Differentiation between viral or bacterial respiratory infection

2023-12-01 17:47:29Lifestyle SHKRUAR NGA REDAKSIA VOX
Differentiation between viral or bacterial respiratory infection

Respiratory tract infections occur throughout the year. These infections are viral or bacterial in nature. In order to reach the most appropriate treatment, it is very important that the differentiation of the nature of the infection is carried out at the stage of manifestation of symptoms.

This can be challenging since uncertainty in diagnosis often leads to misuse of antibiotics or unsafe medications, mainly for the pediatric age group.

An unsafe treatment can only be avoided through the correct diagnosis which is already ensured by the newest test offered by Intermedica. This test performs the differentiation between viral and bacterial infection in the respiratory tract.

The test combines two important markers: MxA protein (Myxovirus resistance protein) and C-reactive protein (CRP). MxA and CRP, as two complementary tests, distinguish whether we are dealing with a viral or bacterial respiratory infection, saving time and avoiding wrong treatment.

The MxA protein provides information on acute viral infections of the respiratory tract. Levels of this protein in the blood increase significantly when viral infection occurs. The concentration of MxA is significantly different in adults and asymptomatic children, increases during viral infection to different levels, and decreases to initial values ??serving as an indication of elimination of infection. Such differentiation allows not only the use of MxA as a specific marker in viral infections, but also differentiates between the effect of viral and bacterial infection on the organism.

C-Reactive Protein (CRP) is the predominant acute phase protein in respiratory infections, used in routine diagnostics. In healthy individuals the levels of this protein are low. Bacterial infection, inflammation and tissue damage cause CRP levels to rise. The increase occurs significantly within 6-12 hours from the onset of inflammation. This sensitivity makes this protein an important indicator of the effect of antibiotic treatment.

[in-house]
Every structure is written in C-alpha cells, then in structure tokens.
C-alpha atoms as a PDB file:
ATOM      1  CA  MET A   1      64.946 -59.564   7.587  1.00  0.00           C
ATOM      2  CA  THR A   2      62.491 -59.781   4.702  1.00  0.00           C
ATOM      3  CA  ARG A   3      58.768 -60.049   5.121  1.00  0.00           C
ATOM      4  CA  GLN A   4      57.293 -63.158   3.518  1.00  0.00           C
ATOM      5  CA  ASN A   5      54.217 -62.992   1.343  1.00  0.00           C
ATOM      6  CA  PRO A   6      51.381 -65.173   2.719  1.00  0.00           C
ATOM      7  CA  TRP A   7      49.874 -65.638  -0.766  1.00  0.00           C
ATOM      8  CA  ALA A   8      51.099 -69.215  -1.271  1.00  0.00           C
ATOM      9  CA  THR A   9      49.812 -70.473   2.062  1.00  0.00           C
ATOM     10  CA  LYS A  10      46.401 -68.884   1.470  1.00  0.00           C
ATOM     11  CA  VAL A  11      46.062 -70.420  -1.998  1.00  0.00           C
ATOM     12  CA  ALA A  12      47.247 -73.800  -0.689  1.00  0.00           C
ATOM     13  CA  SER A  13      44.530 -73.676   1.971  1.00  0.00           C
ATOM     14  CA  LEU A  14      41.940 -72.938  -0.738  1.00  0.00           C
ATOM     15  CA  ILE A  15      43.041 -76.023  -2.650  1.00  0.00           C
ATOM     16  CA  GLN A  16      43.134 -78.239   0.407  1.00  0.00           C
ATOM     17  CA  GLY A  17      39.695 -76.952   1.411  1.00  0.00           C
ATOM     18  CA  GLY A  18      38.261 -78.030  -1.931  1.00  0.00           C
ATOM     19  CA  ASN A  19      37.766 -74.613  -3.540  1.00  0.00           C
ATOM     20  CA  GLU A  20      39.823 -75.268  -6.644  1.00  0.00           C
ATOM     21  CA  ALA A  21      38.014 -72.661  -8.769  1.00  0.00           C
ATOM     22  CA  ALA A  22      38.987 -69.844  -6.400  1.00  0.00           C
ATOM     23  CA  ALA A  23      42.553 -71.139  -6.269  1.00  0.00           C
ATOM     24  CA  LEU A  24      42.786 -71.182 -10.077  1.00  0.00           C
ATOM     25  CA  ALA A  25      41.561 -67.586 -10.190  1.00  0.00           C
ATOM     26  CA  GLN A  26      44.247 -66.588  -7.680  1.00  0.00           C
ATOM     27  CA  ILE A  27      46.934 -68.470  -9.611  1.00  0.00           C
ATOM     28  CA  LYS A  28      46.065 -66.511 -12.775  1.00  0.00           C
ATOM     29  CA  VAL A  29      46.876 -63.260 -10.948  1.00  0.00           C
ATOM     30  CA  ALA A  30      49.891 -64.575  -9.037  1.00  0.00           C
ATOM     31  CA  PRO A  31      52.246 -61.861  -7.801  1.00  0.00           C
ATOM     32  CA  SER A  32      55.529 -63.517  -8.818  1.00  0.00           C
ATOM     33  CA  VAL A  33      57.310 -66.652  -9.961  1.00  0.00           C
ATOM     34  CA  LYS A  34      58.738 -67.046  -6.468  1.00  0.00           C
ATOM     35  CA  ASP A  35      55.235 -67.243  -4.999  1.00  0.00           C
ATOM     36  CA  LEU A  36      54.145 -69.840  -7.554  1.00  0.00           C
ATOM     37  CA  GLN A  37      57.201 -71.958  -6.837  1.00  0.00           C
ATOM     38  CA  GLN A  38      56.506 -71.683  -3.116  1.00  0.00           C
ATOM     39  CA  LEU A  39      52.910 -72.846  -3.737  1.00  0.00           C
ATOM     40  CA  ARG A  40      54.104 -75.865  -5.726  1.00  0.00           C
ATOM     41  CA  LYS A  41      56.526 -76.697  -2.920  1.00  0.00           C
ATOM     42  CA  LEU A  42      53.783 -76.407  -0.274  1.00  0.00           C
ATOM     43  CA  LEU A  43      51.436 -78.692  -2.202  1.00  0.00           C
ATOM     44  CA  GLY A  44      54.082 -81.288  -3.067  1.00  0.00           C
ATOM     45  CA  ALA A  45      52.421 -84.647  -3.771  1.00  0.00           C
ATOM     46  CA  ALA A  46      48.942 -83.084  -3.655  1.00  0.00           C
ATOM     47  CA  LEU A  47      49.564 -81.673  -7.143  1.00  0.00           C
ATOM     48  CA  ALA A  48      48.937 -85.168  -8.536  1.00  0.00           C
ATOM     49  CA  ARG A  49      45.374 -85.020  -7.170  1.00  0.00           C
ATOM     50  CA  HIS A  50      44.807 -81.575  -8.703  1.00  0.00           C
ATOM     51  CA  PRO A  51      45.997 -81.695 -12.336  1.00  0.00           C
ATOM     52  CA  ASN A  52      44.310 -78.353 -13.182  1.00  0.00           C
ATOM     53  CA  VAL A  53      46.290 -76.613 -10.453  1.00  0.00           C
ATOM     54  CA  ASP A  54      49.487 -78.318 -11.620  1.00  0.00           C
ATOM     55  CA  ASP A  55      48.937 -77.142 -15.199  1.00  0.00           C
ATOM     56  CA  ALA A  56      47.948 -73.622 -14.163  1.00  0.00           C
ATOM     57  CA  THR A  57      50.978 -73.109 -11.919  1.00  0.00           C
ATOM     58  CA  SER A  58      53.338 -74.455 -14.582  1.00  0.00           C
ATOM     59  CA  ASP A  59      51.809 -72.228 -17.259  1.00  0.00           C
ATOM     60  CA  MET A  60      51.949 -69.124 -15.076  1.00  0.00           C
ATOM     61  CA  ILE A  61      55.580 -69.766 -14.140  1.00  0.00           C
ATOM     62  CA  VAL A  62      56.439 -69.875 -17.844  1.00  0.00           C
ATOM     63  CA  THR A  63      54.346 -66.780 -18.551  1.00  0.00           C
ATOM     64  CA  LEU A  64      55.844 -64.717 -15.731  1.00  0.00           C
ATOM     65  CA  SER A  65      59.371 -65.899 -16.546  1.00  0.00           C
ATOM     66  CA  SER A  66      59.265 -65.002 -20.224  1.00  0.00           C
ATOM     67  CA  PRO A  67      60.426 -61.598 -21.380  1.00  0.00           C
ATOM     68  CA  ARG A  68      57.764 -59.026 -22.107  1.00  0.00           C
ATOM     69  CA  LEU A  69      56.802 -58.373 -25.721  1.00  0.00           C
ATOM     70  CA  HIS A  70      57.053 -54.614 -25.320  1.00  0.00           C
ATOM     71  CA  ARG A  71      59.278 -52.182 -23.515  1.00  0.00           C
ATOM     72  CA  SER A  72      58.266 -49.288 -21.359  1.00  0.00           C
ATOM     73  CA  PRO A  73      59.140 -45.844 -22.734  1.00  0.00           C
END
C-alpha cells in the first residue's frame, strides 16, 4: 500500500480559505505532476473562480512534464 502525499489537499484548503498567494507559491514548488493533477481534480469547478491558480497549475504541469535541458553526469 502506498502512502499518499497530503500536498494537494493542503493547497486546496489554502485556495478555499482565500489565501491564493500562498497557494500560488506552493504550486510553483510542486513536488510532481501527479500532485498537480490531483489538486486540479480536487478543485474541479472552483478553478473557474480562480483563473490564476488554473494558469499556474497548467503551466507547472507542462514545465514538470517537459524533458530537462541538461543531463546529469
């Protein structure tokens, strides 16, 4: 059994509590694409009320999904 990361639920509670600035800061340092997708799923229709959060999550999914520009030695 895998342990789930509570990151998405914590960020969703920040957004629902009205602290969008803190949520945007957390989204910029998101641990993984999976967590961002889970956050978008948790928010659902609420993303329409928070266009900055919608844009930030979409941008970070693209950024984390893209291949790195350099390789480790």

The sensitivity of CRP and MxA protein during viral or bacterial infections makes it necessary to perform a test that measures both proteins simultaneously. During viral infection, the increase of CRP accompanies the increase of MxA levels, the opposite occurs during bacterial infection, where the level of MxA remains at normal values. In this way, it is determined whether the individual is affected by a viral or bacterial infection.

Testing for the two proteins in both adults and children is done through a simple blood sample. Because a small amount is needed for analysis, venous blood is not necessary. This means that the test can also be performed from peripheral blood through a finger prick, thus constituting a much simpler and effective method in children or individuals who encounter difficulties during this procedure.

The results after laboratory analysis are ready in a short time. This ensures the fastest and most efficient solution in starting the most appropriate treatment for the patient.

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